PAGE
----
Appears in

Oxford Companion to Food

Oxford Companion to Food

By Alan Davidson

Published 2014

  • About

halo-halo (literally ‘mix-mix’) is a speciality of the Philippines: a cooling snack of mixed fruit and beans, topped with finely crushed ice and milk or ice cream, which sometimes is taken for dessert. The mixture (from three to twelve items) may include: banana, jackfruit, coconut, sweet potato, red mung beans, chickpeas, sugar palm fruit (see palm sugar), purple yam jam, leche flan (crème caramel), gelatin, and in recent times sweet corn or corn crisps.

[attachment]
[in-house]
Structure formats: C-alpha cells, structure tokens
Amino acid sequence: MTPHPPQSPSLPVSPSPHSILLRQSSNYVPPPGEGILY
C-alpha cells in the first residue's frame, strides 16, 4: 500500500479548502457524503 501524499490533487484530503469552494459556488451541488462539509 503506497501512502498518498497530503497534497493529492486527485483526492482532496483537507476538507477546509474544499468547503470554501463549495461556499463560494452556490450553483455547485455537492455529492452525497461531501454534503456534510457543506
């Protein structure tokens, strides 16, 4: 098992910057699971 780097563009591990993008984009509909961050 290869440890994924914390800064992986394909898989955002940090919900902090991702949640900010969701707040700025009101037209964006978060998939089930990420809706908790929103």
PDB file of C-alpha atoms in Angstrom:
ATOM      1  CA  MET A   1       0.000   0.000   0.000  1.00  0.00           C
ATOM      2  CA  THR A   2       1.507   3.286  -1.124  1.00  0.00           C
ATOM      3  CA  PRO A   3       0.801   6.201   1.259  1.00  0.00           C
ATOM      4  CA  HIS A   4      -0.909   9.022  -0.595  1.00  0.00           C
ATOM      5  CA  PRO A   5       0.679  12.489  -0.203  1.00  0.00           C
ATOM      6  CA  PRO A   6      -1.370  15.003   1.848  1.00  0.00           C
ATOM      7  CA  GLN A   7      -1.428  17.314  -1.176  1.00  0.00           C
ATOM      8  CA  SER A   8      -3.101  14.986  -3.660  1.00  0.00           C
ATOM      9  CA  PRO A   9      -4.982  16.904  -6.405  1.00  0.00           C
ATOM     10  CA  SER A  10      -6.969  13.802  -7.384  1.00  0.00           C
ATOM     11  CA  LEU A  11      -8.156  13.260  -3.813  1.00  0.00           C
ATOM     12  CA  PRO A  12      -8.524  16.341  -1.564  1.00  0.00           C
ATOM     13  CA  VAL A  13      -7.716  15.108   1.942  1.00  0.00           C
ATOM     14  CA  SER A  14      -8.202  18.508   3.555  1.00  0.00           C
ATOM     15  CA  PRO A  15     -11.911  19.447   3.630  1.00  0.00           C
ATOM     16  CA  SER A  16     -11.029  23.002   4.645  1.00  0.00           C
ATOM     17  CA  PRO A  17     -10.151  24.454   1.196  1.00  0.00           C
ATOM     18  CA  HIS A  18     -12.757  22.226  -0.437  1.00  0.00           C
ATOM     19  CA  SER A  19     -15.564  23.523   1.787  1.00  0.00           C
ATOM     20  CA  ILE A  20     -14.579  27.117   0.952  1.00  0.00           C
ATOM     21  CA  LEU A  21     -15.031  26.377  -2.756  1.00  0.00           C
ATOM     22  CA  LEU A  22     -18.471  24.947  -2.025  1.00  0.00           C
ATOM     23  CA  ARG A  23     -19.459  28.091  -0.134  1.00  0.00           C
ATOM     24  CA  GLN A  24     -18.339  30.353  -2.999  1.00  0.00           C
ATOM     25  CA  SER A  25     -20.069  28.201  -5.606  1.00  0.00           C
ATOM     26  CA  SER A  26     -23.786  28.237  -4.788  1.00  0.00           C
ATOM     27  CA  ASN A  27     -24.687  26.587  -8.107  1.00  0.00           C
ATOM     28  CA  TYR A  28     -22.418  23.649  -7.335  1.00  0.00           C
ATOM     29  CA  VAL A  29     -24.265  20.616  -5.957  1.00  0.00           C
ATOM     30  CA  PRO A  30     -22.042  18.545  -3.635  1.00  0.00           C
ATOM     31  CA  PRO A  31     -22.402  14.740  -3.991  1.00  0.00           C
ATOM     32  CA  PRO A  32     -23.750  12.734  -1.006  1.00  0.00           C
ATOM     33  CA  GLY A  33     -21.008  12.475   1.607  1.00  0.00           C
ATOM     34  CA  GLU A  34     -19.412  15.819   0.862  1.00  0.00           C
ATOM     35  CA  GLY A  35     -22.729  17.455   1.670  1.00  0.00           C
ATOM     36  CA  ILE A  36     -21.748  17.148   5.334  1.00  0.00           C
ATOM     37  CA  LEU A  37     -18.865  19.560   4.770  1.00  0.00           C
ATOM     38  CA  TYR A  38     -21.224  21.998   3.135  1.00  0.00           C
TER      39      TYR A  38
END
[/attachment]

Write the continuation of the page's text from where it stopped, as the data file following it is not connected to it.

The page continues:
Halo-halo used to be sold by Japanese vendors in halo-halo parlours or from street stalls before the occupation of the Philippines in the 1940s. It is the fanciest of a range of popular refreshments with crushed ice which have their counterparts in other SE Asian countries, e.g. the Malaysian ice kachang and the Vietnamese xung sa hot Luu as well as the extensive array of Indonesian ‘ijs’ drinks. It is reasonable to suppose that they grew up spontaneously as a reaction to hot weather and the availability of ice. It has been suggested, however, that the Japanese summer drink, a shaved-ice cooler called anmitsu, may have been the model for some or all of them, including halo-halo itself.